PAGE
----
In their SEC filing for their IPO, Slack defined an “enterprise customer” as generating >$100k in Annually recurring revenue, which accounted for 40% of their revenue in the current fiscal year. So, I was curious who their biggest customers really are.
Using click stream data from millions of users, Nacho Analytics mirrored Slack's analytics view for me. I was able to see a slice of their actual traffic to better understand what was really happening on their site.
It turns out they do have some pretty big enterprise customers: IBM, Oracle, Lyft, SAP, and VMWare are the top 5. You might notice that those are all software companies, and that skew continues as you go down the list.
Slack’s hardcore, early adopter customers were software developers. There are a ton of integrations with software development tools. Atlassian - the company that makes some of the most used development tools - even shutdown their competing product in exchange for a stake in the company.
As the founder of a couple software companies and a sometimes slinger-of-code, I’m pretty up to speed on that stuff. But, I was surprised at how significantly their customer base skews towards software-heavy companies.
Even when you look at customers that don’t specifically use the “enterprise.slack.com” (the vast majority of customers) - they are still very software-centric. The biggest ones tend to be global educational institutions or open source software initiatives. Andela Learning Community is a Google-sponsored technical-education-for-Africa initiative. It holds three of the top 10 spots. VanHack is a “hackathon without borders”. SkyEng is an English school for Russians.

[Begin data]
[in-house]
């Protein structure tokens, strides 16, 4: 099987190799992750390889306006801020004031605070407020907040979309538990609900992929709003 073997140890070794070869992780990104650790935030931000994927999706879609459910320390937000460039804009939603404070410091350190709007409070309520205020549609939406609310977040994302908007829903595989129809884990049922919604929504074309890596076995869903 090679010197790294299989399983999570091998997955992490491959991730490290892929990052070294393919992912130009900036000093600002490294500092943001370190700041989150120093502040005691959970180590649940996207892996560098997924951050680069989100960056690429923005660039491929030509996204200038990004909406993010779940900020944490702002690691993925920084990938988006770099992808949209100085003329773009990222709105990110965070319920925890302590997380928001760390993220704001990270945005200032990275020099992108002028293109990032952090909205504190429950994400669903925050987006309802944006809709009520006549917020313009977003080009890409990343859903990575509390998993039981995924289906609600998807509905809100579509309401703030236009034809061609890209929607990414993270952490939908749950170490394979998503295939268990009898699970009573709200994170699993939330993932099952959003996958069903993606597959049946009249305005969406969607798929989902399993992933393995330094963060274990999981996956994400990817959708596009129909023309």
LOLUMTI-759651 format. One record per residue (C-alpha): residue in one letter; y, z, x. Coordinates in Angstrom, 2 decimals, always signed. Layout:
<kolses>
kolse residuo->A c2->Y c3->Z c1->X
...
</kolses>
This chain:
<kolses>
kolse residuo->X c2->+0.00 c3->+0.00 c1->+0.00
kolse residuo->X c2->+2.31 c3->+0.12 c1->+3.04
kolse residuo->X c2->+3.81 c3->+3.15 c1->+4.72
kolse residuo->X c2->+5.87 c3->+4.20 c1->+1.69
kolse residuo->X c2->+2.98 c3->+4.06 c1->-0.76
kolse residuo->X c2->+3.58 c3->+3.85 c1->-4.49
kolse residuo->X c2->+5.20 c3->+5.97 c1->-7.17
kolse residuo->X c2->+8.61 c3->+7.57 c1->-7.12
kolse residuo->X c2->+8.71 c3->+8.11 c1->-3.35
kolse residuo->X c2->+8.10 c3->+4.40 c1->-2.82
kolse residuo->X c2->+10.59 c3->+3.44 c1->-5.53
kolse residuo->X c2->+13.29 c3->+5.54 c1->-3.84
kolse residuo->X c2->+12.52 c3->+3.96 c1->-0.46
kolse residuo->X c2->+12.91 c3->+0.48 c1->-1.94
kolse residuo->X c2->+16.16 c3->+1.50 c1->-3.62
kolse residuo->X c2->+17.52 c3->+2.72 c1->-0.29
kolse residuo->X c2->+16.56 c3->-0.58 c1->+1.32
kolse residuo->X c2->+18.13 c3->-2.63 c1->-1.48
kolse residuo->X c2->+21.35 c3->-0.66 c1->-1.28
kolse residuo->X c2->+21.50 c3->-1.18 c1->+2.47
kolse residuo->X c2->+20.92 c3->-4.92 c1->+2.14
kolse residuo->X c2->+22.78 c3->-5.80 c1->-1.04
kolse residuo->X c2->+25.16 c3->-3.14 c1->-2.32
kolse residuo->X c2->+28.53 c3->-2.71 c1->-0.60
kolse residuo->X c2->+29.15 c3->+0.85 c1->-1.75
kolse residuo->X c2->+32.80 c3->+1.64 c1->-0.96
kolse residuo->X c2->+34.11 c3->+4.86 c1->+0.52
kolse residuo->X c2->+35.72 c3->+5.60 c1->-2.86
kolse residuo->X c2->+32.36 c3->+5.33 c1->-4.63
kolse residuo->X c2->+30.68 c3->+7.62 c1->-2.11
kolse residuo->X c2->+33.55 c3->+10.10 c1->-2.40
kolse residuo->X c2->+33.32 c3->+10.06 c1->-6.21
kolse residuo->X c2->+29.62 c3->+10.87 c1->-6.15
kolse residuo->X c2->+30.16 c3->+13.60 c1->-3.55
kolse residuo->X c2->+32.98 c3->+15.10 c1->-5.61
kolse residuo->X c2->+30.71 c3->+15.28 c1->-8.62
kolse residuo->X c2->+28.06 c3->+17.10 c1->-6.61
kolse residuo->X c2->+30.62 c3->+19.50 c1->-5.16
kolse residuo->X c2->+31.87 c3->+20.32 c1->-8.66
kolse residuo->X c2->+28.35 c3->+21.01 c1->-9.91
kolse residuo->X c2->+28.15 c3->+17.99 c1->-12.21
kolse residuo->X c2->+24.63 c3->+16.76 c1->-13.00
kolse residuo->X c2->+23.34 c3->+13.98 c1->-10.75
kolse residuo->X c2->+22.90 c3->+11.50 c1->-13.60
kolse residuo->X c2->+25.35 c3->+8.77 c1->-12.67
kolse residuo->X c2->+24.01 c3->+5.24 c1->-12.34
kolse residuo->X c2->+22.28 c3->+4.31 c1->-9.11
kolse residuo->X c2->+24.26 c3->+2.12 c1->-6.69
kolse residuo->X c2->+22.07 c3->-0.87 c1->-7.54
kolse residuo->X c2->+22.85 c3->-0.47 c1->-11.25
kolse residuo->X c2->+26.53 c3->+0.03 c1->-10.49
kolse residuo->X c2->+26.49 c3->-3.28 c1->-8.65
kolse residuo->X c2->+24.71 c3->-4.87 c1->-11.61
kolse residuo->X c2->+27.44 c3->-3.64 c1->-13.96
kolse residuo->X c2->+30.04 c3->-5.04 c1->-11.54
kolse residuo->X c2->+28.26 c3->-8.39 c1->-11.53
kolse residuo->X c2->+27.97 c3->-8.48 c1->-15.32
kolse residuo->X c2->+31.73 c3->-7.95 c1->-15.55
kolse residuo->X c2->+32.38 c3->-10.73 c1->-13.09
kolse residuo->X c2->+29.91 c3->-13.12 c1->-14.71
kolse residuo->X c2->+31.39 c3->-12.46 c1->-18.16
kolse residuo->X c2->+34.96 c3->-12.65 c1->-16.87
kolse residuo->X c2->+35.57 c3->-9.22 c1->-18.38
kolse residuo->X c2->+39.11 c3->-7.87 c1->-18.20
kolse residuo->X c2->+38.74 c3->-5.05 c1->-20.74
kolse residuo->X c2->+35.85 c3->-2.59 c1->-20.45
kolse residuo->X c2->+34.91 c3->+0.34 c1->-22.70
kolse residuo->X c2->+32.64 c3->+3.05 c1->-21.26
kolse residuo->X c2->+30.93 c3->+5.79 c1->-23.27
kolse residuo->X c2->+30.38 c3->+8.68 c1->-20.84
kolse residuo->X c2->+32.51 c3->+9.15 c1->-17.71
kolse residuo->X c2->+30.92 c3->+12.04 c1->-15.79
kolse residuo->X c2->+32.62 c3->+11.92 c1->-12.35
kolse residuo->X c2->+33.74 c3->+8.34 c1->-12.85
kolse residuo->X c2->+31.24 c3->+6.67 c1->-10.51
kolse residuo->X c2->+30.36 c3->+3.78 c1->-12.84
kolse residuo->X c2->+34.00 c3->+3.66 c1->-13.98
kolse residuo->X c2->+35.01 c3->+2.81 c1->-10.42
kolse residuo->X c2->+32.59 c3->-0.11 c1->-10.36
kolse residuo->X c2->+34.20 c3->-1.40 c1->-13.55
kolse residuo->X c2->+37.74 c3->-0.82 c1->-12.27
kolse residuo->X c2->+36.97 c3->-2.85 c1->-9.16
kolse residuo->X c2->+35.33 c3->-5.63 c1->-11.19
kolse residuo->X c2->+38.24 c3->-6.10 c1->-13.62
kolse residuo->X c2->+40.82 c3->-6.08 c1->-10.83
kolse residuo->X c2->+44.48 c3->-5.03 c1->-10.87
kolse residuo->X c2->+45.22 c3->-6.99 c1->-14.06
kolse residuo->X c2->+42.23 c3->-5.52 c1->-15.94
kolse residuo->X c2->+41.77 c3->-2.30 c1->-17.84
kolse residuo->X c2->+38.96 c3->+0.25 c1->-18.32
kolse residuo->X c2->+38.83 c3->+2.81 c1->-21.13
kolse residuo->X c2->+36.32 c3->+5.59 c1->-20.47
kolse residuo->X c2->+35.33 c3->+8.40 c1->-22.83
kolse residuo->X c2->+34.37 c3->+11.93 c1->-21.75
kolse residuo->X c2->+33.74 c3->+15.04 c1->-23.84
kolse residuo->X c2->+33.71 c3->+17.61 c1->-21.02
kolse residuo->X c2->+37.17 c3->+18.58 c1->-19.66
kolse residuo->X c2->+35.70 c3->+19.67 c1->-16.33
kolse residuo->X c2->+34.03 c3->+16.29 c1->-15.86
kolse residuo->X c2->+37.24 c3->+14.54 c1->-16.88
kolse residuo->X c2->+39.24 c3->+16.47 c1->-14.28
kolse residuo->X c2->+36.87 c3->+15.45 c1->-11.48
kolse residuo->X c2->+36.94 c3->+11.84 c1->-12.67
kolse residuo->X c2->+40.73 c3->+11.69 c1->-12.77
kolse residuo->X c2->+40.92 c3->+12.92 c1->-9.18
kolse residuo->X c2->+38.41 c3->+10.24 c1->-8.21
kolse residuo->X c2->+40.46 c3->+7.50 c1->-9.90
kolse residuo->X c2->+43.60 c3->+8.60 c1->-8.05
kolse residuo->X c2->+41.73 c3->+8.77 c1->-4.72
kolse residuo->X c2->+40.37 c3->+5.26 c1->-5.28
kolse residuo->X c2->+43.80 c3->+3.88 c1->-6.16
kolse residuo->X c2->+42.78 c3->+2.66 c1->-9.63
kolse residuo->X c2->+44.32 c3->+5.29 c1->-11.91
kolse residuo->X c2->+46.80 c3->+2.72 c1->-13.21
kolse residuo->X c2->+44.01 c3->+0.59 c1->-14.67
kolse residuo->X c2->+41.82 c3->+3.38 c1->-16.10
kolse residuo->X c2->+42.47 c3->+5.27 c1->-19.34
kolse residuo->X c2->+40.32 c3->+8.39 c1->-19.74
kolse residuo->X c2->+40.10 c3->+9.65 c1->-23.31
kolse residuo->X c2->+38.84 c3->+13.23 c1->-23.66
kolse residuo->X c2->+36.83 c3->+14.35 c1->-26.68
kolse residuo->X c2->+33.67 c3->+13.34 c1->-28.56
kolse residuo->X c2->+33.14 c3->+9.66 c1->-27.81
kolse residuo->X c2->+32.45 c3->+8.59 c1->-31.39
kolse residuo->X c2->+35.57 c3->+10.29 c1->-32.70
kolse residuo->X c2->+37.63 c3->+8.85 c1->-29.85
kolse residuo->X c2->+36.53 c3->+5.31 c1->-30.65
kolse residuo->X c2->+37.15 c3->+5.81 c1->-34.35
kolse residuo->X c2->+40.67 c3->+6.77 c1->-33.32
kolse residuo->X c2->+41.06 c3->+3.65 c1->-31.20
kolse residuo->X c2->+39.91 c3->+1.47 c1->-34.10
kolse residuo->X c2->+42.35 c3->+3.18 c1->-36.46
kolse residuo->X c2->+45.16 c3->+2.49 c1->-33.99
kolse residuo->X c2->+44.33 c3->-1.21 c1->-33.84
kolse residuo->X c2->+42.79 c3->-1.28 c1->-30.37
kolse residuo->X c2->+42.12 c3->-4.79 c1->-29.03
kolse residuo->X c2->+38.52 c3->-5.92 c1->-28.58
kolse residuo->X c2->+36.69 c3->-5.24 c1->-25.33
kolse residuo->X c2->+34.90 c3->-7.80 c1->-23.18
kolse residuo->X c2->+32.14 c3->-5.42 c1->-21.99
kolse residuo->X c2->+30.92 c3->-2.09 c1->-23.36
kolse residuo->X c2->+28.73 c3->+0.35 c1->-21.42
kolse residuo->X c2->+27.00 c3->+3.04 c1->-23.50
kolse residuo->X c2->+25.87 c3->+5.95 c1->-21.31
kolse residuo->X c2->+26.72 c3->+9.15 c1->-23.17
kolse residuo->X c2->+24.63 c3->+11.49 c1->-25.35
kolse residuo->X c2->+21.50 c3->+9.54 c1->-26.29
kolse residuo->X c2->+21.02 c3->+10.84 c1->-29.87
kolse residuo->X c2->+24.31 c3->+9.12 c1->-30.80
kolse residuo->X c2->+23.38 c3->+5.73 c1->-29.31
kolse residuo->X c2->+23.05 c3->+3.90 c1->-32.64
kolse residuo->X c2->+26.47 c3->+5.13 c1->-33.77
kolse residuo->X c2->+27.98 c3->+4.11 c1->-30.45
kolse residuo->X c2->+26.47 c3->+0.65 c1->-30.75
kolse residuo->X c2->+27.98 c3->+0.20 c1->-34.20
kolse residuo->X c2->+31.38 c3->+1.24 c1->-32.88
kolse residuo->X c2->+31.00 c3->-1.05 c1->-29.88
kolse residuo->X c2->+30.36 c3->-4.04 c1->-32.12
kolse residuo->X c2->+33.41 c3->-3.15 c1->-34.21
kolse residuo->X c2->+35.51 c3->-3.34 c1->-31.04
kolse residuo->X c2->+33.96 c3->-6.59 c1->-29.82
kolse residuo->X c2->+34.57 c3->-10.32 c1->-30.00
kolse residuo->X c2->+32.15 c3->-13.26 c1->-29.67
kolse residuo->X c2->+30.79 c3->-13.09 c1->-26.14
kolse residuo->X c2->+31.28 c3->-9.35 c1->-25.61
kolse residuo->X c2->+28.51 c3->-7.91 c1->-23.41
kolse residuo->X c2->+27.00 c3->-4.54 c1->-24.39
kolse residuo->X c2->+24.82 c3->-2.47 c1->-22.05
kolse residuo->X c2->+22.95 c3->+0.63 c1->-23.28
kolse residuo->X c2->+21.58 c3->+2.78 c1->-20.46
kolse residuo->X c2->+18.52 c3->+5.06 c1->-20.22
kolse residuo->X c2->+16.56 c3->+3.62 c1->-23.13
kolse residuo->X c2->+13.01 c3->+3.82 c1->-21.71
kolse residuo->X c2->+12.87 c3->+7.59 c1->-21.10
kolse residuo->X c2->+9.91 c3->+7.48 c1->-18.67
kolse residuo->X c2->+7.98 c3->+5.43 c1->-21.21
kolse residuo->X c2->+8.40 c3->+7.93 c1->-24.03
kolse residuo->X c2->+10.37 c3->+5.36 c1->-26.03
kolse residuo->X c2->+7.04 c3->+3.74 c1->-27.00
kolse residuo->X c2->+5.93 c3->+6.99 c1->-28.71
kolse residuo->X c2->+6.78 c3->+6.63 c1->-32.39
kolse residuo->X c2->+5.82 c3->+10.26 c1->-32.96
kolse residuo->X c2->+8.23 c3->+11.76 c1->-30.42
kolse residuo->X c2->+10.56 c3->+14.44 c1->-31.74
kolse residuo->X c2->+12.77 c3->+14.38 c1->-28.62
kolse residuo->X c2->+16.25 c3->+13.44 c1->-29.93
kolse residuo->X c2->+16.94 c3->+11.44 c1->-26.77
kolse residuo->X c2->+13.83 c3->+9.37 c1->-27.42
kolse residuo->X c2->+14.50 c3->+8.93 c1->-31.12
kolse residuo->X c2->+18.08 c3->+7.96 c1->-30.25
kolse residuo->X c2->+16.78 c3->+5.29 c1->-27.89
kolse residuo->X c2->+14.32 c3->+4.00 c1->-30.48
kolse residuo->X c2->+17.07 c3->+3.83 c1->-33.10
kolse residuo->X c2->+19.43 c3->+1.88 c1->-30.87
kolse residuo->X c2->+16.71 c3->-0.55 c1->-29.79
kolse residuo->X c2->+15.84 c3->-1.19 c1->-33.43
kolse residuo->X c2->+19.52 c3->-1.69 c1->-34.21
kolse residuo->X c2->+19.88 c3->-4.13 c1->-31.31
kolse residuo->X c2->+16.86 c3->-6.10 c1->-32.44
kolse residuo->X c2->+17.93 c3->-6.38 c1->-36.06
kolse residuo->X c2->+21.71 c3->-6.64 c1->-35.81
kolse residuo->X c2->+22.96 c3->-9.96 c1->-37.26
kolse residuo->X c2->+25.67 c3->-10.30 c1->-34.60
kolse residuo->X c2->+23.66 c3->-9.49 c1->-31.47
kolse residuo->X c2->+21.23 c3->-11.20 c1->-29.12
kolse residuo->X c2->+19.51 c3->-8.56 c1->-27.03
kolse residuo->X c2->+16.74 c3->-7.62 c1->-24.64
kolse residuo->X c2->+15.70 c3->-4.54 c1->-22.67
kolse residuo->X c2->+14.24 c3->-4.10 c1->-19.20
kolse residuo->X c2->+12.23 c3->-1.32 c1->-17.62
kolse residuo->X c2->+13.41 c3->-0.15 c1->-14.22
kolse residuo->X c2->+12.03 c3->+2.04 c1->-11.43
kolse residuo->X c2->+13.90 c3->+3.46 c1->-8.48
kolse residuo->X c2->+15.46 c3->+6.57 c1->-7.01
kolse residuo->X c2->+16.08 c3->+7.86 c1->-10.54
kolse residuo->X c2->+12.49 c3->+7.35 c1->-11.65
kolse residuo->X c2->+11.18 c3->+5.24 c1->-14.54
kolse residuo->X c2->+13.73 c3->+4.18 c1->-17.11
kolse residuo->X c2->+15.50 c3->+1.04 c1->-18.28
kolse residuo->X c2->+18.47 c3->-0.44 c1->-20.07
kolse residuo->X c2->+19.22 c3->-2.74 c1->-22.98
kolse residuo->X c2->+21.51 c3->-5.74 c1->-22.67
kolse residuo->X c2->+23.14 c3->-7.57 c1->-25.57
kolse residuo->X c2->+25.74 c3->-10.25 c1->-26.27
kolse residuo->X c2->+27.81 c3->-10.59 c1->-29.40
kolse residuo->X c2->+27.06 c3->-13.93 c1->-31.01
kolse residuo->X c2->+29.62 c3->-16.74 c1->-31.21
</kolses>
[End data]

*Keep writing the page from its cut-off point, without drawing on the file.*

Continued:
Is this a bad thing?
I think that depends on your perspective. There’s no doubt that Slack has a devoted user base of software peeps. The question is, are they on the precipice of breaking through to a broader market - potentially changing the way all businesses communicate? Or is it destined to be just another tool for nerds?
Honestly, I think you can find data in Slack’s customer list to support either side of that argument. I’ll give you my opinion, but first let me address a little anecdotal confirmation bias: If I eliminate all the software people I have personally witnessed using Slack - so, my marketing team and (oddly enough) my 70-year-old parents - all of them prefer to use Slack instead of email. I don’t know *anybody* that has used Slack that doesn’t feel like they have a productivity advantage vs email. I’m not a Slack fan boy, but I do come into this analysis thinking that Slack-like communication will eventually replace much of what email currently does.
When you get outside the top 5, and page through the top 30, enterprise customers in more traditional industries start to show up. Walmart, Nike, Capital One, McKinsey, T-mobile, Comcast, NewsCorp are all customers. Noting those last two, Slack’s second core audience might be media companies: NYTimes, NBCUniversal, Buzzfeed, Turner, and Nasdaq are also customers.
Where Slack’s customers come from
Most of Slack's new team sign-ups come Directly - meaning they type "www.slack.com" into their browser. The second most get there by a Google search, and 72% of the time they search for "slack".
That means that nearly 75% of Slack's new accounts are already familiar with their brand before they sign up. Slack’s barely pays for *any* sign-ups.
So, if you think - like I do - that Slack-like communication is going to take over the mainstream enterprise and SMB market alike, then Slack’s market-leading position and ridiculous brand equity give them a potentially insurmountable advantage to take the lion’s share.